can act as an early warning sign of disease.

 

How do you interpret spirometry readings?

 

Spirometry results may be used to classify a patient's lung function into one of four different disease patterns or classifications of ventilatory function; Normal, Obstructive, Restrictive and Combined.

 

Normal Ventilatory Function:

 

A person with Normal Spirometry will have lung volumes and flow rates within the normal range for people their age, sex and height.

 

Obstructive Ventilatory Function:

 

An obstructive disorder refers to any disease that affects the lumen of the airways. This could be due to excessive mucus production, inflammation or bronchoconstriction. Asthma and Chronic Bronchitis are examples of obstructive disorders. In general terms the obstructive pattern presents itself as reduced flow rates and normal lung volumes (but with a reduced FEV1) on the FVC manoeuvre.

 

Restrictive Ventilatory Function:

 

A restrictive disorder is one that may affect the lung tissue itself or the capacity of the lungs to expand and hold predicted volumes of air. This could be due to fibrosis and scarring, or a physical deformity that is restricting expansion. Someone who has had part of their lung removed would show a restrictive pattern and another example of a restrictive disease is pneumoconiosis. The restrictive pattern usually presents itself as reduced volumes and normal flow rates on the FVC manoeuvres.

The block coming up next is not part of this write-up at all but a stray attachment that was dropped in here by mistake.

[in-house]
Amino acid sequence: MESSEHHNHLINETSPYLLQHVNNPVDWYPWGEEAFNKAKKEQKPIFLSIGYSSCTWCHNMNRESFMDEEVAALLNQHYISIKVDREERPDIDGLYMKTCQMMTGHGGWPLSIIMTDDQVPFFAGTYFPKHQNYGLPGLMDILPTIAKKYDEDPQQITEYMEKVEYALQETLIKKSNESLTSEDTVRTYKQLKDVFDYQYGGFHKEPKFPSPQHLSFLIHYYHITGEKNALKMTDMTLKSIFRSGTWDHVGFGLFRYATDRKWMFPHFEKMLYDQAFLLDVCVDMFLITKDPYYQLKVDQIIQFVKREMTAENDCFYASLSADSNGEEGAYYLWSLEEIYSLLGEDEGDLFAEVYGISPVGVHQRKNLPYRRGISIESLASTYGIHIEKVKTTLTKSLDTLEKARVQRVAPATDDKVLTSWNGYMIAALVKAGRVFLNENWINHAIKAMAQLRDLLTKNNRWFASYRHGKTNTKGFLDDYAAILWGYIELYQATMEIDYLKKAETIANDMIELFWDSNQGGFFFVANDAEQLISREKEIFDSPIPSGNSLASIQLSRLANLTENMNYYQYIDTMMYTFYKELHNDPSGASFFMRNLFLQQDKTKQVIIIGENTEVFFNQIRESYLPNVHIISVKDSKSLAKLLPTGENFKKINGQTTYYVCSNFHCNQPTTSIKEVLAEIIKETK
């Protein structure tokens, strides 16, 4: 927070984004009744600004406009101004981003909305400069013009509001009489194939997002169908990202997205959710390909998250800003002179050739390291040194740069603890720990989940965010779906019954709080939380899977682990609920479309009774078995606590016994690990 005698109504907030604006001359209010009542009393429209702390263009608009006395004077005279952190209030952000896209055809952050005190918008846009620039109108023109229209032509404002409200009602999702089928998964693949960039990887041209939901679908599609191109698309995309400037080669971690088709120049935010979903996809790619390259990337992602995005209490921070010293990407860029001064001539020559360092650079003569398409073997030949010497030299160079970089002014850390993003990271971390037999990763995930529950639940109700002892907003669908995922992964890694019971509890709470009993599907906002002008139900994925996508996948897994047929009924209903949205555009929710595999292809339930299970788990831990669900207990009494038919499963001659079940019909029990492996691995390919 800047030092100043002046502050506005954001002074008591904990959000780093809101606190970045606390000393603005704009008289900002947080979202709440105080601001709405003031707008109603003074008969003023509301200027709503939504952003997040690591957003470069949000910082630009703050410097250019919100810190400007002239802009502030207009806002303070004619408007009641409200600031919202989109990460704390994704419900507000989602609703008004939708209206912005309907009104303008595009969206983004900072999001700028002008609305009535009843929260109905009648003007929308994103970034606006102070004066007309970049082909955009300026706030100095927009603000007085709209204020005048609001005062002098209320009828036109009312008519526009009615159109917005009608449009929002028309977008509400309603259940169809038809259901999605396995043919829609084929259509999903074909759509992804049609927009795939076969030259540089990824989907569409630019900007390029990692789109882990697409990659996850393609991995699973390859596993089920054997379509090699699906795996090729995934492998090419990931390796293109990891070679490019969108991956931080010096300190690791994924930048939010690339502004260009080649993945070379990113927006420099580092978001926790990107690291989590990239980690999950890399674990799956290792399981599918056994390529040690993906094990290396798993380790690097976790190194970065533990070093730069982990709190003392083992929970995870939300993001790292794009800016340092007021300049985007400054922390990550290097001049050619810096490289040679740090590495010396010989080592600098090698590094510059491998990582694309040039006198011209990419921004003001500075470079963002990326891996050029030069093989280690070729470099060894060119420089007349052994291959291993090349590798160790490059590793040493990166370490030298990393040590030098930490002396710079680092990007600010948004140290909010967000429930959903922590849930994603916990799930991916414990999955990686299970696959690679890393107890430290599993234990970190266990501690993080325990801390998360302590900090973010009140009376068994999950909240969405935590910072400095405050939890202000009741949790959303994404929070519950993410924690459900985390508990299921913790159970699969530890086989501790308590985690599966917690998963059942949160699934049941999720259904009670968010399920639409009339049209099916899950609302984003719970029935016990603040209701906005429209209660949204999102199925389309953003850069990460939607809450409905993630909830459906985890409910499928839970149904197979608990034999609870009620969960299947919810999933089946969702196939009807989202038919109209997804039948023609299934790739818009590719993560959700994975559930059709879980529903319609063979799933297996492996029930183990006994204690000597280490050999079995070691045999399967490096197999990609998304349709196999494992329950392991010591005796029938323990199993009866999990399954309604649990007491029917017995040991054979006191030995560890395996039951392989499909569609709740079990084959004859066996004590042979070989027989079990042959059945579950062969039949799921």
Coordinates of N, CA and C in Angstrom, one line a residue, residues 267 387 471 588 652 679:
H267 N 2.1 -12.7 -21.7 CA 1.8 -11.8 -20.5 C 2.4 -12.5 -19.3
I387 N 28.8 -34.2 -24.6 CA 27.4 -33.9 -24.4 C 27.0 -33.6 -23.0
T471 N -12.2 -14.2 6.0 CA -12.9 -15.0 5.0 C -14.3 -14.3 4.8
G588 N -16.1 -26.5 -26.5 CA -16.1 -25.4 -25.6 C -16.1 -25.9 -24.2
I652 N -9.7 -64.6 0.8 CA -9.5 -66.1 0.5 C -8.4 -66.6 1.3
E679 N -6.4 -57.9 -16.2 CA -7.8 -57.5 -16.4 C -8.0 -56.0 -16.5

Combined Ventilatory Function:

 

A combined disorder is a ventilatory disorder exhibiting the features of both an obstructive and restrictive deficit. Examples of this pattern include Cystic Fibrosis, which causes excess mucus production and damage to the lung tissue.

 

What standards/procedures are recommended when taking spirometry readings?

 

It is recommended that the best of 3 FVC manoeuvres are taken, the best 2 being within 5% of each other.

 

Can FEV1 values be used to classify Chronic Obstructive Pulmonary Disease (COPD)?

 

Yes. Generally the following FEV1 values (expressed as a percentage of predicted) may classify the severity of the COPD:

 

    60% - 79% predicted: MILD COPD